The 421-a real estate tax abatement which has been suspended since January 2016 has been rebranded as the “Affordable Housing NY Program” in legislation announced on Sunday by Governor Cuomo.  The 421-a tax abatement had been previously restructured in June 2015 to provide 3 options for affordable rental housing developed which were to work in tandem with New York City’s Mandatory Inclusionary Zoning Program. An outer borough homeownership option and extended affordability were also features. However, the program is suspended until representatives of residential real estate developers and construction labor unions sign a memorandum of understanding regarding wages of construction workers performing work on 421-a projects.

The agreement reached by the two industry groups changes the terms of the program, requiring new legislation rather than a Memorandum of Understanding.  Governor Cuomo’s new proposal essentially maintains the 421a framework previously passed but also includes the changes sought by the trade groups by introducing 3 new tax abatement options (Options E, F & G) for residential construction for eligible projects with at least 300 rental units with average wage requirements below 96th Street in Manhattan and the waterfront “Gold Coast” in Brooklyn and Queen. Projects of at least 300 rental units outside of these “enhanced affordability areas” may also opt in.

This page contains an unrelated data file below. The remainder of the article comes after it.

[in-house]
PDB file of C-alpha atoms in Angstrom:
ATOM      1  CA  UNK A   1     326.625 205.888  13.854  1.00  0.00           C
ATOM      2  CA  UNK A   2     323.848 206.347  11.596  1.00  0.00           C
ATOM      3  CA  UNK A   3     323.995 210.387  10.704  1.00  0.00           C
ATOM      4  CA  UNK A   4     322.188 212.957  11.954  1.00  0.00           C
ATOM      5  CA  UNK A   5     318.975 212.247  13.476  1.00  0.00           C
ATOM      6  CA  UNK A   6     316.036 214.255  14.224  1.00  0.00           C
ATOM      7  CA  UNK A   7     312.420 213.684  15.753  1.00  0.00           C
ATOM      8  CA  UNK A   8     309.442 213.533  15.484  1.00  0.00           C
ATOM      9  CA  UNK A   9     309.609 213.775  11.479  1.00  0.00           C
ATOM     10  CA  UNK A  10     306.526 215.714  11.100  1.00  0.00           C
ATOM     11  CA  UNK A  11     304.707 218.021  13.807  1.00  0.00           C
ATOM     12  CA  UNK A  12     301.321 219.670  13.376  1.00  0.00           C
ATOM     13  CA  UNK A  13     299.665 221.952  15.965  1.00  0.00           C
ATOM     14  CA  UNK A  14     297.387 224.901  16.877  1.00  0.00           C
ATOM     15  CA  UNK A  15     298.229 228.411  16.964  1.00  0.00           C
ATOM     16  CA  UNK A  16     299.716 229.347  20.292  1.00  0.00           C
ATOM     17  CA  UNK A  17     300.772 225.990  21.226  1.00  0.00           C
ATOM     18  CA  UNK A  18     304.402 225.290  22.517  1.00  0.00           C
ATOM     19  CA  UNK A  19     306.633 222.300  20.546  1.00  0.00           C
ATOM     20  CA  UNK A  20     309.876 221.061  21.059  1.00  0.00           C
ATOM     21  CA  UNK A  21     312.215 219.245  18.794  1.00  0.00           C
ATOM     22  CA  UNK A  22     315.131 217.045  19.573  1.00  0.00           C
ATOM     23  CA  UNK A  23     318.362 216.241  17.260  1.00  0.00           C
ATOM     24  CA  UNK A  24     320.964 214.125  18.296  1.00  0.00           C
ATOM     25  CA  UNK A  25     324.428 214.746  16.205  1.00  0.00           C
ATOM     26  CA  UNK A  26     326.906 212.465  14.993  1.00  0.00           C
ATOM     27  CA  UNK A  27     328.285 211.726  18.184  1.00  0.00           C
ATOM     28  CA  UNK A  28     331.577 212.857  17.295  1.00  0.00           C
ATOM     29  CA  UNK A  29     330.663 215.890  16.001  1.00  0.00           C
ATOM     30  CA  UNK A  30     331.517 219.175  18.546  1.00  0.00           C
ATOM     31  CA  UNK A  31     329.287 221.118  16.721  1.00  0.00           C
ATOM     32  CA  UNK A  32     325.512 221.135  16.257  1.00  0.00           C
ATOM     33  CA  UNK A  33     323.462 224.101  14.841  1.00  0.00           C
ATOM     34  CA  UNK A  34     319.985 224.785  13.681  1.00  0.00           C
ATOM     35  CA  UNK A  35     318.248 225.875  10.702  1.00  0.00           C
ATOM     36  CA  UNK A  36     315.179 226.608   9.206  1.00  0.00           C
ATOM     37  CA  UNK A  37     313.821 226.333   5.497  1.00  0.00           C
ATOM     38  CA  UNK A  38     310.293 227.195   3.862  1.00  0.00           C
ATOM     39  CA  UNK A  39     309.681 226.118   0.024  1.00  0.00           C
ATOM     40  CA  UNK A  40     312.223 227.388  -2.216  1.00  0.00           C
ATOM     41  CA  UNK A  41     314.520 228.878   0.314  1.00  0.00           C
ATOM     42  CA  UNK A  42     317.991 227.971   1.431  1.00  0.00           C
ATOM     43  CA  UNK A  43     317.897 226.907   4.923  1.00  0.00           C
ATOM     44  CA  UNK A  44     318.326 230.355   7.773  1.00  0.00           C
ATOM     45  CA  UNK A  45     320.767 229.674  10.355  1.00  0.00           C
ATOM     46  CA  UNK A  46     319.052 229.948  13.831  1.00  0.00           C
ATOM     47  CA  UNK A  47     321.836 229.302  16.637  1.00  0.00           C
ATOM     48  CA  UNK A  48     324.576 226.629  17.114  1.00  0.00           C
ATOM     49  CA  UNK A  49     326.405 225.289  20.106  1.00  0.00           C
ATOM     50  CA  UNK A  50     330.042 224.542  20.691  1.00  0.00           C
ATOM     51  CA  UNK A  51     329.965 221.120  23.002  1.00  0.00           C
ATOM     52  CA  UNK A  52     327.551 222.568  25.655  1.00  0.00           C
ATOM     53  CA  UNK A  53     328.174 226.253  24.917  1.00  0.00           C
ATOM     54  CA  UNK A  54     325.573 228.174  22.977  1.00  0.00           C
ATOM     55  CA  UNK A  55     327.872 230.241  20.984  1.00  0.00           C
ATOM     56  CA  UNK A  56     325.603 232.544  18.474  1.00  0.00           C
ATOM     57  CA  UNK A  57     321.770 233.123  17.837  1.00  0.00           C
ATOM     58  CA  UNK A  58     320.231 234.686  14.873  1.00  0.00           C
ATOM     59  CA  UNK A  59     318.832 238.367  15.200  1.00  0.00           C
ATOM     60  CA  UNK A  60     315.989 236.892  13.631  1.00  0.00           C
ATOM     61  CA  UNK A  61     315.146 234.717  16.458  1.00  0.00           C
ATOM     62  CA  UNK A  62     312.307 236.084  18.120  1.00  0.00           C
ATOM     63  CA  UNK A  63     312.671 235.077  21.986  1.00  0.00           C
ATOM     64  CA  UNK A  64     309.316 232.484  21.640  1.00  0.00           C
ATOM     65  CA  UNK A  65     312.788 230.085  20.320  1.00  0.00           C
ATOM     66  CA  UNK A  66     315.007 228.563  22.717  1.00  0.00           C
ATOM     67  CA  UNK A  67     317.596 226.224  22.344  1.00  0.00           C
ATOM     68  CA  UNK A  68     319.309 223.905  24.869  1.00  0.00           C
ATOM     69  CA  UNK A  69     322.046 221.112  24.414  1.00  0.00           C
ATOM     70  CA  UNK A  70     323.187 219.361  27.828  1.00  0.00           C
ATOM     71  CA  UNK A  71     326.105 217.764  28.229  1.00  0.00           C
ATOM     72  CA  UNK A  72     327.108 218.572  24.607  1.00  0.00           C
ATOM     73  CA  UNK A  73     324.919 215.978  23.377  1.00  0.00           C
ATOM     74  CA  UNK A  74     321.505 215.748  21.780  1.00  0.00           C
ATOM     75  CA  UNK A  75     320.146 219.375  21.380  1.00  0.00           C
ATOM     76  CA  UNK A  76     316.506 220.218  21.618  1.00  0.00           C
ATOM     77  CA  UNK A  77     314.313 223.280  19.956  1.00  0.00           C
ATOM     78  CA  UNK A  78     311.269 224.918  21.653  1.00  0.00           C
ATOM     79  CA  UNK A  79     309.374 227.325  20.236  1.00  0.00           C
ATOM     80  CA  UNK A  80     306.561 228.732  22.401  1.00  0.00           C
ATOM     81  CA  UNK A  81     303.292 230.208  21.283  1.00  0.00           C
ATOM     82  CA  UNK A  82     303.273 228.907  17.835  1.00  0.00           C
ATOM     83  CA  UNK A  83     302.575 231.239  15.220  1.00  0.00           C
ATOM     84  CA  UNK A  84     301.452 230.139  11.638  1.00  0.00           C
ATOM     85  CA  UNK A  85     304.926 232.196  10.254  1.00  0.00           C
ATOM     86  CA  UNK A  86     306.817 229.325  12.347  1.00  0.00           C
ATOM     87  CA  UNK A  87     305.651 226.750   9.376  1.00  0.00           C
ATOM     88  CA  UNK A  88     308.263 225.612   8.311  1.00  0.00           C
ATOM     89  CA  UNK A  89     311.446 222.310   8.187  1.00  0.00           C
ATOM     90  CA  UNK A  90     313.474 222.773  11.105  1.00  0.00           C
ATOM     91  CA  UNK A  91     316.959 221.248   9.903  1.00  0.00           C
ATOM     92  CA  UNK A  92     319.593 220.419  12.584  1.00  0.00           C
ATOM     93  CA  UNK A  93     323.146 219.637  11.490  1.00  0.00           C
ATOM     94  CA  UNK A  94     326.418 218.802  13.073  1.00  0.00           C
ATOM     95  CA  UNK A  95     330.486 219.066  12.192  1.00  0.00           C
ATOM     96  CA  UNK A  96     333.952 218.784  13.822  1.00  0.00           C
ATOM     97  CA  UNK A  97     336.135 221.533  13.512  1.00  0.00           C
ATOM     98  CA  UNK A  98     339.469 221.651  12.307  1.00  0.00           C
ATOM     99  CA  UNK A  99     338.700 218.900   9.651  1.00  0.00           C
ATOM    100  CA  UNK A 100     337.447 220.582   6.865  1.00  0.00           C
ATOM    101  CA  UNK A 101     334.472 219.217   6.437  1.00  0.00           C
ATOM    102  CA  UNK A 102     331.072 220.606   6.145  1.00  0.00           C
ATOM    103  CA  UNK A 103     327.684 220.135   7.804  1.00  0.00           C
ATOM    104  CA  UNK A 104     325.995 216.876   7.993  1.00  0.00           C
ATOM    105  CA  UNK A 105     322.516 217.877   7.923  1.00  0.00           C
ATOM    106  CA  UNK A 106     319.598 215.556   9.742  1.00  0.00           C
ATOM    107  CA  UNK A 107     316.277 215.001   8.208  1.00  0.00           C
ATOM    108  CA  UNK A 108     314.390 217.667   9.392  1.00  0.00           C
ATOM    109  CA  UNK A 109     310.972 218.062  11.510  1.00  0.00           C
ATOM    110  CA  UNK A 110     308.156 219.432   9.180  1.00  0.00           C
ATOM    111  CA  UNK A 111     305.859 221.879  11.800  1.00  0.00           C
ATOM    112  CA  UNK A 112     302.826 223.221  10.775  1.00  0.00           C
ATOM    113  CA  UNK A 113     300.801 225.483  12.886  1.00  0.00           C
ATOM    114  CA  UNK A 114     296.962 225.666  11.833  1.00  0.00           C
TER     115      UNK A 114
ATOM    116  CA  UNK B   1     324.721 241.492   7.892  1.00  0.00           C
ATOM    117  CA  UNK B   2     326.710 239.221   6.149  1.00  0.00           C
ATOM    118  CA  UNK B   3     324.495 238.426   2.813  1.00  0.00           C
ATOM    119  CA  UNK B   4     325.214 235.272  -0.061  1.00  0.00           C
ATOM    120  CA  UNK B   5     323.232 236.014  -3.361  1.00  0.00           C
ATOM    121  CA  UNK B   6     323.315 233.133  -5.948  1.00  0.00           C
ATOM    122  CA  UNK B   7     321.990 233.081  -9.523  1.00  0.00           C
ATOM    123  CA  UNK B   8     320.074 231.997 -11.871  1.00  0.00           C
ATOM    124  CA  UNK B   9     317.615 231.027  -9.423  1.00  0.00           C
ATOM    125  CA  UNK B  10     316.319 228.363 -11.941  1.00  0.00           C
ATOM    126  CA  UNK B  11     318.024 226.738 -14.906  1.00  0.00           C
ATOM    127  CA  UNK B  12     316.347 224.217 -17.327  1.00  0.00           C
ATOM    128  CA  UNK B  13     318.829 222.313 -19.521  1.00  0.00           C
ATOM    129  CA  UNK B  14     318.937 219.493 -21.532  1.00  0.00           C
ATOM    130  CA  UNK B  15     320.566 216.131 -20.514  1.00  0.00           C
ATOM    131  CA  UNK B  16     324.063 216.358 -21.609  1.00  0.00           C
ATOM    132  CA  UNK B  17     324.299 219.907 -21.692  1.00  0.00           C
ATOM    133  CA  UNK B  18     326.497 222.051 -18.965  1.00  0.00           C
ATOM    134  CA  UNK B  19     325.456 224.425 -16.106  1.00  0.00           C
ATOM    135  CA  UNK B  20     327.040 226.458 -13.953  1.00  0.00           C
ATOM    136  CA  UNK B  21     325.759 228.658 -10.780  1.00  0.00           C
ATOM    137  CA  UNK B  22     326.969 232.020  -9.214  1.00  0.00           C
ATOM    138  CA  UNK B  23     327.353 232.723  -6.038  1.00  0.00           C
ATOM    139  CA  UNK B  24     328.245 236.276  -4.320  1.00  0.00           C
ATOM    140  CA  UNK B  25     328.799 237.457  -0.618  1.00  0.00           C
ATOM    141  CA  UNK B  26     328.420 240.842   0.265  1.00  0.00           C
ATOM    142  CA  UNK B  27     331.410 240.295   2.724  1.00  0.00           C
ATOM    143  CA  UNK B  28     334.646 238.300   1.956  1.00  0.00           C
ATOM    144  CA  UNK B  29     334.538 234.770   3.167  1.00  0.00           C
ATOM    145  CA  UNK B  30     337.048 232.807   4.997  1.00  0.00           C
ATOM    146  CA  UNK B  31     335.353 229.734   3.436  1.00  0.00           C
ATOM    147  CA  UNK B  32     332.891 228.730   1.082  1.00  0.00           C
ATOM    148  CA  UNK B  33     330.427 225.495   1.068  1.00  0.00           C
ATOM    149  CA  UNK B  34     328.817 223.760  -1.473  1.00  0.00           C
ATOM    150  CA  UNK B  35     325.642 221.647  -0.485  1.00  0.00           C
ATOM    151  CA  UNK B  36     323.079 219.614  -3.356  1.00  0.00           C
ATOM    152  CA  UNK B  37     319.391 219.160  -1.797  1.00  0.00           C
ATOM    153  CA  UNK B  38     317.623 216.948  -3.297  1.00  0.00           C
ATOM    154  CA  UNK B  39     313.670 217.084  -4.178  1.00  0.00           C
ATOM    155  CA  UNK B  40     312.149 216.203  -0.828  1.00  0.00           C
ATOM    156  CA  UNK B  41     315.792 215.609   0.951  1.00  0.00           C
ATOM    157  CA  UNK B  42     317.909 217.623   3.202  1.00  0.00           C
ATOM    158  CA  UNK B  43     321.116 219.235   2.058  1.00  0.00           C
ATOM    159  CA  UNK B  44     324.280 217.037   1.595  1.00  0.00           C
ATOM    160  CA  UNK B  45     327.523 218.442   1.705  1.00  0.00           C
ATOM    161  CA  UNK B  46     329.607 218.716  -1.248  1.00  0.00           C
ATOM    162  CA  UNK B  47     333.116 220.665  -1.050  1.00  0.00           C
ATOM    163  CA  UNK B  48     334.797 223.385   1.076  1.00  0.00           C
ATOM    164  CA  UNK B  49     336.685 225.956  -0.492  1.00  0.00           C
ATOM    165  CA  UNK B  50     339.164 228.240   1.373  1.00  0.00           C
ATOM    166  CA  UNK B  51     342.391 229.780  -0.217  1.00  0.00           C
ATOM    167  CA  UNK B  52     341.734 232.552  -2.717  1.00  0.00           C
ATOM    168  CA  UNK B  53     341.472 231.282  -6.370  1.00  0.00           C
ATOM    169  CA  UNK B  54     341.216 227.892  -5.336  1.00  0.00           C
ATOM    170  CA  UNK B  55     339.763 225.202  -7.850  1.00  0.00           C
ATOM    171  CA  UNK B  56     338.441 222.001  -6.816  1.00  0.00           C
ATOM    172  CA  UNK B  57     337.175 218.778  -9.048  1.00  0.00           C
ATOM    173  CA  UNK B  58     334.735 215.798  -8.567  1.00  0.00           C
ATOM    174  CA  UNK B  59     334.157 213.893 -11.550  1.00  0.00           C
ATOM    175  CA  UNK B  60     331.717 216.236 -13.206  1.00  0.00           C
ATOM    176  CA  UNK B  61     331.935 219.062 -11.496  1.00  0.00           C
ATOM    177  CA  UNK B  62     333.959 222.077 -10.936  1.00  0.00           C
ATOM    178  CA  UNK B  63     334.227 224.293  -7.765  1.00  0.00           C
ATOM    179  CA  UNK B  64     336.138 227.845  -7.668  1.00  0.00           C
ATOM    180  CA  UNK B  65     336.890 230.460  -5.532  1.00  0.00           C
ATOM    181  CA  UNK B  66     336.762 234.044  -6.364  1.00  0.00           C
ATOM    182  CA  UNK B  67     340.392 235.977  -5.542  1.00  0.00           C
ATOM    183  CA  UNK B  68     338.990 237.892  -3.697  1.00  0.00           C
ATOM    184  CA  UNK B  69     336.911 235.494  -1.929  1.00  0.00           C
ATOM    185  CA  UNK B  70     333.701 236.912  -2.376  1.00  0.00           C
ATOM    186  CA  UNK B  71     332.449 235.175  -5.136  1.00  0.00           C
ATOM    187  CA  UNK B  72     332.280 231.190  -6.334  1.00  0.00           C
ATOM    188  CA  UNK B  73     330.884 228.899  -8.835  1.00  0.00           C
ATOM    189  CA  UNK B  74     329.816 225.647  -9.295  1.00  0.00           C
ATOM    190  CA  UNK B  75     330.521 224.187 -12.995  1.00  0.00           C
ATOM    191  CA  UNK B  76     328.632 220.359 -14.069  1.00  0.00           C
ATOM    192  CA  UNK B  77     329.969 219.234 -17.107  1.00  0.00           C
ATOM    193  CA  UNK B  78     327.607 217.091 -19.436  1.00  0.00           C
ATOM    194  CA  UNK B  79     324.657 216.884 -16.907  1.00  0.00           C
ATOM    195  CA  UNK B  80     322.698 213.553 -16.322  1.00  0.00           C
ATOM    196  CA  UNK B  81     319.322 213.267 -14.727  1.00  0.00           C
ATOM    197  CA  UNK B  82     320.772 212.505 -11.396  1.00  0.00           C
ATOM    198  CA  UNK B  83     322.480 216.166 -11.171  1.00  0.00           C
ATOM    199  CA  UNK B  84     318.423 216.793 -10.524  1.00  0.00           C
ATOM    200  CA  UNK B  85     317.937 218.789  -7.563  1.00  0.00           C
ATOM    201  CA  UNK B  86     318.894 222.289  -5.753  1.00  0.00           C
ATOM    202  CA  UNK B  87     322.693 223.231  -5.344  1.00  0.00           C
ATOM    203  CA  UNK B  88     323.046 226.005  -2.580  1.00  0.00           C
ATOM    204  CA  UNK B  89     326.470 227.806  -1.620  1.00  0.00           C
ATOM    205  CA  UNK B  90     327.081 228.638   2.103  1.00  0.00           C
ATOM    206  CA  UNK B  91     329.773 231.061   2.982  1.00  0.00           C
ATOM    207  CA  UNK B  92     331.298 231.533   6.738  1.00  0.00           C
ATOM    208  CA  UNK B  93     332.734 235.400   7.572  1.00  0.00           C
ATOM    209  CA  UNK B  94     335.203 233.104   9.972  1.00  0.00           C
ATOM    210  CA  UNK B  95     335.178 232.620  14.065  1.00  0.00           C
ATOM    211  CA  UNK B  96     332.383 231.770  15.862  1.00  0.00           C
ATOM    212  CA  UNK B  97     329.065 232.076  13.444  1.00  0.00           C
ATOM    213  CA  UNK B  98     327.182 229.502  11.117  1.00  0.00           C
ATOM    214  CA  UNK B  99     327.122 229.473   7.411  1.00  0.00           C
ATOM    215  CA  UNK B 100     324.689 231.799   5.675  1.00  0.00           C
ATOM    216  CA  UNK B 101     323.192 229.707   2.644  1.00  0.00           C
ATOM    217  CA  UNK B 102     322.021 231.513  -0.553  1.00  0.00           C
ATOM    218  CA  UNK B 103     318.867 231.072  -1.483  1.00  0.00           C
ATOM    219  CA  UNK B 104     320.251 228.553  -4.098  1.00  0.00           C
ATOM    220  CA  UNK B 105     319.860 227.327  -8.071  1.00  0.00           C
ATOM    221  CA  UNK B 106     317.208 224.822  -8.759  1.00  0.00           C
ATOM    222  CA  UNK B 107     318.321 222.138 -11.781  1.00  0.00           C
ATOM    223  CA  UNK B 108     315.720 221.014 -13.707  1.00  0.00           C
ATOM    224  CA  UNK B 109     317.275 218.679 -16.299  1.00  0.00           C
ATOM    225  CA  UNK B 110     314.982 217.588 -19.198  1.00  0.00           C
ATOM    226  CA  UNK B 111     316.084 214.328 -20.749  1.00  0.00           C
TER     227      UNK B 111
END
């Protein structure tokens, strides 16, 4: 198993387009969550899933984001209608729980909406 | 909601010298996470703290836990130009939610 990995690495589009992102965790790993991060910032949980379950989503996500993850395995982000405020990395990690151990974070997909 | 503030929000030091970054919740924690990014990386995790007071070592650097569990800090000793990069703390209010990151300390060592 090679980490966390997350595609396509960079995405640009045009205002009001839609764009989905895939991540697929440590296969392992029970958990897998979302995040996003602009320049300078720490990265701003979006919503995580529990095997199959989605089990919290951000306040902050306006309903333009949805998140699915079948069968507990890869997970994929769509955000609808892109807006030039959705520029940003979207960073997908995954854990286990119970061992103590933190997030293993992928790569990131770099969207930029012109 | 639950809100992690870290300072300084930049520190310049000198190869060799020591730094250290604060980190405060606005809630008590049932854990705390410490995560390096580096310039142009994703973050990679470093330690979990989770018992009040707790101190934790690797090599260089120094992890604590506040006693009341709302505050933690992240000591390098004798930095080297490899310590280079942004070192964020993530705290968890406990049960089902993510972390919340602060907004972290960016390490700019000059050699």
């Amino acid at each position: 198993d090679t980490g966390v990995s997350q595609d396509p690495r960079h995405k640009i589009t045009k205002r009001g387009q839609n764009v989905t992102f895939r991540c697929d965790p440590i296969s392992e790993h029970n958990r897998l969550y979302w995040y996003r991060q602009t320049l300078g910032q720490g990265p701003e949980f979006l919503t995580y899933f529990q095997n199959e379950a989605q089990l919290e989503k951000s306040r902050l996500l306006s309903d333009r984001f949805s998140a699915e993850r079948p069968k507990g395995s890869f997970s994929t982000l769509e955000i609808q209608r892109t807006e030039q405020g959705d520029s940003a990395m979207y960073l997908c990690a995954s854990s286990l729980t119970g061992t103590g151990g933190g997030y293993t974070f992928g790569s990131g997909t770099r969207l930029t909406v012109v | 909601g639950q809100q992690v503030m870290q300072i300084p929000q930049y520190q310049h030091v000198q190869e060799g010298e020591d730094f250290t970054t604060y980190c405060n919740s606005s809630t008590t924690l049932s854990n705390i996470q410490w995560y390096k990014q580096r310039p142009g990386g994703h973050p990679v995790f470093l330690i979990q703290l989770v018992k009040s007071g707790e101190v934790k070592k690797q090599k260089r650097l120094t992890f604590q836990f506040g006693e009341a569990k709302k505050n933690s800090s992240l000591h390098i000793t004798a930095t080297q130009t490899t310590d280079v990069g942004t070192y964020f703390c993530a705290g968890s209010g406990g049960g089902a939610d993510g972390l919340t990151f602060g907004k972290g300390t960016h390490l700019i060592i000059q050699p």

PROGRAM PASSED IN JUNE 2015 BUT CURRENTLY SUSPENDED (Options A, B, C & D)

  • Only one application would be required, it would have to be filed within one year after completion, and construction benefits would be retroactive.
  • The project would have to comply with the affordability requirements and other requirements for 35 years.
  • Market rate rental units would be subject to rent stabilization during any period in which the actual monthly rent charged is below the vacancy decontrol threshold.

Eligible rental projects would receive:

  • a 100% exemption for a construction period of up to three years; and
  • a 35-year post-construction tax exemption (a 100% exemption during the first 25 years and an exemption equal to the percentage of affordable units during the last 10 years).

Rental projects would be required to choose one of three affordability options and comply with it for the entire benefit period:

Option A

  • 25% of the units must be affordable: at least 10% at up to 40% of AMI, 10% at up to 60% of AMI, and 5% at up to 130% of AMI; and